Write up from Brighton and Hove Clarion
The 114th Clarion Easter Meet at Ramsbottom
Ian and Sue very kindly gave me a lift Up North. Ramsbottom is quite near Bury, where I was born and bred and where my sister and family still live. I was able to kill two birds with one stone: attend my first Easter Meet and see my family. Well, three really as Ramsbottom is a station on the East Lancs Railway and I’m passionate about steam trains! The social on Good Friday night was a good place to put faces to names: after a blues singer had knocked out some Stones favourites, Bury Section’s Peter Roscoe read from ‘The Lion and Albert’, and the Clarion’s fastest growing section West Lothian (with a high proportion of Junior members) performed their Club Song with ukulele accompaniment (two of them had cycled down from Scotland on fixed-wheel bikes!), I got a lift home with Donald Lever, the Membership Secretary, who’d been in the same class as me at school.
I missed the hill climb on Saturday morning as it started at the crack of dawn and was all over by breakfast. The Conference was rather longer and more technical than anticipated, with the added surprise at the end that our Section (aka Bob Harber) was to host next year’s meet – in Eastbourne! After this, I sloped off to Rawtenstall to seek out Britain’s last Temperance Bar and sample a sarsaparilla (80p), followed by the first of many rides on steam trains. Saturday night was an excellent buffet supper, and luckily I had to leave to catch my two buses home before the ceilidh band came on.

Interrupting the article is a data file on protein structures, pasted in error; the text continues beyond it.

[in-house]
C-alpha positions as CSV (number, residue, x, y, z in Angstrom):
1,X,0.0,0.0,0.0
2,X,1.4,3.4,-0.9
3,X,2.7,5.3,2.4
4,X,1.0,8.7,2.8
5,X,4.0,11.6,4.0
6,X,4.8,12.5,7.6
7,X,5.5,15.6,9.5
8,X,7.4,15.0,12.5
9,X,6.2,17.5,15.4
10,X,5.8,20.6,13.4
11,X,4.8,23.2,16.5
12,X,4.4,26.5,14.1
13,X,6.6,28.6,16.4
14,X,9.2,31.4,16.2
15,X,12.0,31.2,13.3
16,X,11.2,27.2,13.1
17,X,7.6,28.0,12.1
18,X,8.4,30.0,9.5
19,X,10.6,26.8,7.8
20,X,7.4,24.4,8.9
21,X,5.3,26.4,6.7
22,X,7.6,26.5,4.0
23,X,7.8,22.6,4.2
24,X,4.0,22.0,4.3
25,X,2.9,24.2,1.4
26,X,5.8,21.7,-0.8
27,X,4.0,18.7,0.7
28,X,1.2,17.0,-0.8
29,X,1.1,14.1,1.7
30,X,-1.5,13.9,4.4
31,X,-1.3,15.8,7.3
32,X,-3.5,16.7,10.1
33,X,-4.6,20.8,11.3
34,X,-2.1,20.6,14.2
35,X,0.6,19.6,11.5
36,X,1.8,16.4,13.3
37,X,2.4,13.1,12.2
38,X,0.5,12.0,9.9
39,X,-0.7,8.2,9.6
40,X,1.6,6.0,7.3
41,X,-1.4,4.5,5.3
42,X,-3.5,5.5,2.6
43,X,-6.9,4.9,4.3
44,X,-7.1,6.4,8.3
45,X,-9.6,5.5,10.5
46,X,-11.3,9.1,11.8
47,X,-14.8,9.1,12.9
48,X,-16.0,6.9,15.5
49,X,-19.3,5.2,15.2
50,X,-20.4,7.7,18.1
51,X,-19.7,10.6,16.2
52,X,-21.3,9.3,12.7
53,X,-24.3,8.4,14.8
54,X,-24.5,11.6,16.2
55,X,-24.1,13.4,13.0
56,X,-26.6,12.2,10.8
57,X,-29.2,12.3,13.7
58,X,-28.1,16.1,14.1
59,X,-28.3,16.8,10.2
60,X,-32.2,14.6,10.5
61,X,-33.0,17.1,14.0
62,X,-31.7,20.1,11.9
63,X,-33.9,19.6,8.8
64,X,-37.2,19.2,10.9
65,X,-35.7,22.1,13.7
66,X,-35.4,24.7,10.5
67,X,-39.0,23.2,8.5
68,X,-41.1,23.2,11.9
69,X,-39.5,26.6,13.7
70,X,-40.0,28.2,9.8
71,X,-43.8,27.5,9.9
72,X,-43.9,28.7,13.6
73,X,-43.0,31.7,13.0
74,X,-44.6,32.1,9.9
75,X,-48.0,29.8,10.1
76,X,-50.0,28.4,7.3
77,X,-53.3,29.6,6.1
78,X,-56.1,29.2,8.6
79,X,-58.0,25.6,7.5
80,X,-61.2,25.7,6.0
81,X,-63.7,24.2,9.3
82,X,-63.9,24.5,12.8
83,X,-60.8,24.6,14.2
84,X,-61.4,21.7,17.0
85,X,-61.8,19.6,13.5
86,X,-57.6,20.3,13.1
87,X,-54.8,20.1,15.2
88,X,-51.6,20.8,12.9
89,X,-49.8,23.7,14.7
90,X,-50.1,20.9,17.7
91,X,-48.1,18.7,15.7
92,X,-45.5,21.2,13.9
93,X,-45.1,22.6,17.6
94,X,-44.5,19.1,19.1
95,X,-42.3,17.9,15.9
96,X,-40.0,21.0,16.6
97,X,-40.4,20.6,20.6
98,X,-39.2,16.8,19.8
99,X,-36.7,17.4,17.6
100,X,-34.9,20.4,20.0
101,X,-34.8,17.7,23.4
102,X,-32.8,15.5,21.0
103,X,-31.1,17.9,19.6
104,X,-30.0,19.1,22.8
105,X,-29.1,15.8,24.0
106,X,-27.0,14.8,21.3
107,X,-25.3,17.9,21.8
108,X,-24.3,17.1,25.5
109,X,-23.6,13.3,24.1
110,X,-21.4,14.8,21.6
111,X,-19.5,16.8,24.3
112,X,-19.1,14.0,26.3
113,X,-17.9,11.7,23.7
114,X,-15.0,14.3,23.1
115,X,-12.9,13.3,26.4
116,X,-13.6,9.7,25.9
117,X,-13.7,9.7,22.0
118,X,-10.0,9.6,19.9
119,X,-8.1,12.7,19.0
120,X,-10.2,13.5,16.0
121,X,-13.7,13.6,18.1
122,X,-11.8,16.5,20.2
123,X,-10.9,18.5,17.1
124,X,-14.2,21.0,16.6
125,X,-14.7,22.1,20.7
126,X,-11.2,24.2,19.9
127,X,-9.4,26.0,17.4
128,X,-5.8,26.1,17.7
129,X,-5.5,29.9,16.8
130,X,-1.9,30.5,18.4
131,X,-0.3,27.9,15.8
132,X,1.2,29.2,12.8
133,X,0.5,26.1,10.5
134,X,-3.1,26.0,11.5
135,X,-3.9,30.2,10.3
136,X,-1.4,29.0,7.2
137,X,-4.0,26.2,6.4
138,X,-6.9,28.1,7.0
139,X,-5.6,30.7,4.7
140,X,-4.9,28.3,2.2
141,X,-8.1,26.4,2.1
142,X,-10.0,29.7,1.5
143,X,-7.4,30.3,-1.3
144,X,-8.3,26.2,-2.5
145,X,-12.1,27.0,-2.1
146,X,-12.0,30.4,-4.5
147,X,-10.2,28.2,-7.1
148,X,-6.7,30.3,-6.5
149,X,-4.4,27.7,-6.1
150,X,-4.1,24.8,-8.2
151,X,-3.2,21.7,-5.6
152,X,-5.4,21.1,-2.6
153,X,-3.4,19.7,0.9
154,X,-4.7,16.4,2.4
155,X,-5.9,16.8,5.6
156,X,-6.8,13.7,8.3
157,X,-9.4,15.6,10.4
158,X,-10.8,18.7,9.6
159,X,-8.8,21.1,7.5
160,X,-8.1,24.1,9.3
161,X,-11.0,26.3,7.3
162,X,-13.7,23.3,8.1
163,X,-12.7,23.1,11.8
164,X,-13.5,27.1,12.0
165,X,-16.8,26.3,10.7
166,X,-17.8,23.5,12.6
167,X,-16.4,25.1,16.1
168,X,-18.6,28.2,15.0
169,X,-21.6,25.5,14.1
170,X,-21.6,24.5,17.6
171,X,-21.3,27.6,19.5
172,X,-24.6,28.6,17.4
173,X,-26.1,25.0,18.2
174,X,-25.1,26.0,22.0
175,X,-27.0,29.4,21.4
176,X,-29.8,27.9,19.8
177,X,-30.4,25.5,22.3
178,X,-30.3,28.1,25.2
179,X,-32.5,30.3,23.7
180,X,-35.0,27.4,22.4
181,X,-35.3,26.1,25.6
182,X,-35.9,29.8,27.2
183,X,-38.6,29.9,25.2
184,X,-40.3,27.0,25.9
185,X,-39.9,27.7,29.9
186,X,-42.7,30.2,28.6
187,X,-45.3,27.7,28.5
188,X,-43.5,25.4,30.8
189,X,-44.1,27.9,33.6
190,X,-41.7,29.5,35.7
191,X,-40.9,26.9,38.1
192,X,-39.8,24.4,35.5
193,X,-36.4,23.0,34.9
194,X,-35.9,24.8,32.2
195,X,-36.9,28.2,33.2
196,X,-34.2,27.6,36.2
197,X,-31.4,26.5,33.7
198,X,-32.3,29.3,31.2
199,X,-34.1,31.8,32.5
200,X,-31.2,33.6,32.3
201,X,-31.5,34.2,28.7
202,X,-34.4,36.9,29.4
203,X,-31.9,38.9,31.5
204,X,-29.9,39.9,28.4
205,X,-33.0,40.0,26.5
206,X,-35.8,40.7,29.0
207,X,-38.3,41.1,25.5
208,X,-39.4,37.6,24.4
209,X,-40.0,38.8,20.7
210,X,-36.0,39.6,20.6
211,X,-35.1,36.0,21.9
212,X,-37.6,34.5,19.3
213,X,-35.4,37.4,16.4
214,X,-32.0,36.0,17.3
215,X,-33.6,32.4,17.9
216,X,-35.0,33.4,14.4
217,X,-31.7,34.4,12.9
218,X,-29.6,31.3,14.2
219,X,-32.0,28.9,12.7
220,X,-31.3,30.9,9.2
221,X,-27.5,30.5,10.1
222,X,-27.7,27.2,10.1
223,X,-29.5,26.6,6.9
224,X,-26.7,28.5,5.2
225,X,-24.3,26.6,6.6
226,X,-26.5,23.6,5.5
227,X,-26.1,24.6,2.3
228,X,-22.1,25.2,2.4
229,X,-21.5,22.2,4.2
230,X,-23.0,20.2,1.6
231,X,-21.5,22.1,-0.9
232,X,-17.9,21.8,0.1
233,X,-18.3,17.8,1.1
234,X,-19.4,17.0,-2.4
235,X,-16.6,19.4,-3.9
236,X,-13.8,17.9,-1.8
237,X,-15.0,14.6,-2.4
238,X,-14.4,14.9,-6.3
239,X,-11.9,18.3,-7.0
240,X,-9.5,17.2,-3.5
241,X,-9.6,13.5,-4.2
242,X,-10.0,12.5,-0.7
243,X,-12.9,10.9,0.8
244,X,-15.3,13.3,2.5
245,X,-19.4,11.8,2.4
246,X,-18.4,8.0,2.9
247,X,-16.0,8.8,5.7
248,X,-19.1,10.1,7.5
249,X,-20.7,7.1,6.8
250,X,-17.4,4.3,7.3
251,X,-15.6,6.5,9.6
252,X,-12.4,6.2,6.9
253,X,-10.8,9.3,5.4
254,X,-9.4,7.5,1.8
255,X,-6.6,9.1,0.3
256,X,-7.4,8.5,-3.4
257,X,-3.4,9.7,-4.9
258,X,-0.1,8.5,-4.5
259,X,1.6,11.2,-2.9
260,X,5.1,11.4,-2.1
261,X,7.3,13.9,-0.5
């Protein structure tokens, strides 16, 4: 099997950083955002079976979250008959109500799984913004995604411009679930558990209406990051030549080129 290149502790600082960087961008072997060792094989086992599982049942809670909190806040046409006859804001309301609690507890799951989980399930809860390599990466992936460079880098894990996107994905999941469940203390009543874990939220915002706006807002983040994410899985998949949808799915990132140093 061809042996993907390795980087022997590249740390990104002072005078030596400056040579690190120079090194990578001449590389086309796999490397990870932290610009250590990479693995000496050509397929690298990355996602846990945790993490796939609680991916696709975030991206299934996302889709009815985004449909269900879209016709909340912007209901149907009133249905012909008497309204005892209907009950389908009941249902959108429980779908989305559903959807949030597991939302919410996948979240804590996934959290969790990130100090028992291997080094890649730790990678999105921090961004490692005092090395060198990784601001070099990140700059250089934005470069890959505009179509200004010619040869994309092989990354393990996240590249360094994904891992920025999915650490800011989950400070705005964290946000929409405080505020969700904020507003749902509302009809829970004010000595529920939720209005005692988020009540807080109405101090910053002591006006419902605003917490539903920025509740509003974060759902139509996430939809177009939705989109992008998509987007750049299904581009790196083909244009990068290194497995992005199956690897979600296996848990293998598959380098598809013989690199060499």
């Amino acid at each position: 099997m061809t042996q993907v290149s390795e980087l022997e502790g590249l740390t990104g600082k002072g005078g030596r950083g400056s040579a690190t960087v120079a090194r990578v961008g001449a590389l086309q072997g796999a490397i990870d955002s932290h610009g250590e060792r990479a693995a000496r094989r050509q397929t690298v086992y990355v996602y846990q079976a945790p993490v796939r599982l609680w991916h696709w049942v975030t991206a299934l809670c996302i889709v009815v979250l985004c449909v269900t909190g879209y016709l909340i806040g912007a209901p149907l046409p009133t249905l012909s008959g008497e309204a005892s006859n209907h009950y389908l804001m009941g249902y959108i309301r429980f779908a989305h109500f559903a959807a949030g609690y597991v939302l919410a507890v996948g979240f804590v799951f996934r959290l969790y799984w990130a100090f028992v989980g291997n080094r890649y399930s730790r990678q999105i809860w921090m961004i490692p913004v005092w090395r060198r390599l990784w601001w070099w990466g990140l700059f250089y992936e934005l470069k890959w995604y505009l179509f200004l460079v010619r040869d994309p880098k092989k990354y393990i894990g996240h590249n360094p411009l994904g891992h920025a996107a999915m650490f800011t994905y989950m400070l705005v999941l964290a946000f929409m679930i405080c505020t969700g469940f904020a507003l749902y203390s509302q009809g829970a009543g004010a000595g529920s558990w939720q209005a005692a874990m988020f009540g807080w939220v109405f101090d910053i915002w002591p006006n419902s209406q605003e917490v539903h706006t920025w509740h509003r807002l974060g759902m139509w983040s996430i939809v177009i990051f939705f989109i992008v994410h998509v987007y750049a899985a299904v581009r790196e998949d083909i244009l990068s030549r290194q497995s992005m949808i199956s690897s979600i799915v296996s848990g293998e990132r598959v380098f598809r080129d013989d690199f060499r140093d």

Sunday was the highlight of the weekend with a car trip to the Clarion House Cafe, the other side of Burnley. The weather was glorious and we were able to take our 50p pints of Clarion tea outside and enjoy magnificent views over the Pendle hills. Other more hardy lycra-clad Clarionettes had cycled there, a leisurely 40-mile excursion with plenty of challenging undulations. Afterwards, Ian and Sue joined me on a round trip of the ELR and were delighted to be pulled by a loco (80098) built at Brighton Works in 1954. After a drink in the pub next door (with its own bowling green half way up the hill) we repaired to the Annual Dinner. Unfortunately I had to leave before the speeches. No doubt Ian will fill us in.
Postscript: On Tuesday, on the recommendation of one of the Clarion officers, I went to view a fabulous exhibition of Walter Crane’s work at the Whitworth Art Gallery in Manchester entitled ‘Art and Labour’s Cause is One’. A whole bay was devoted to the Clarion, with letters and artwork – and a photo of the Clarion ‘van’, including the National Clarion logo (not the ‘Fellowship is Life’ one, but the one with ‘Socialism: the Hope of the World’) and various versions of the popular poster ‘A Garland for May Day 1895’.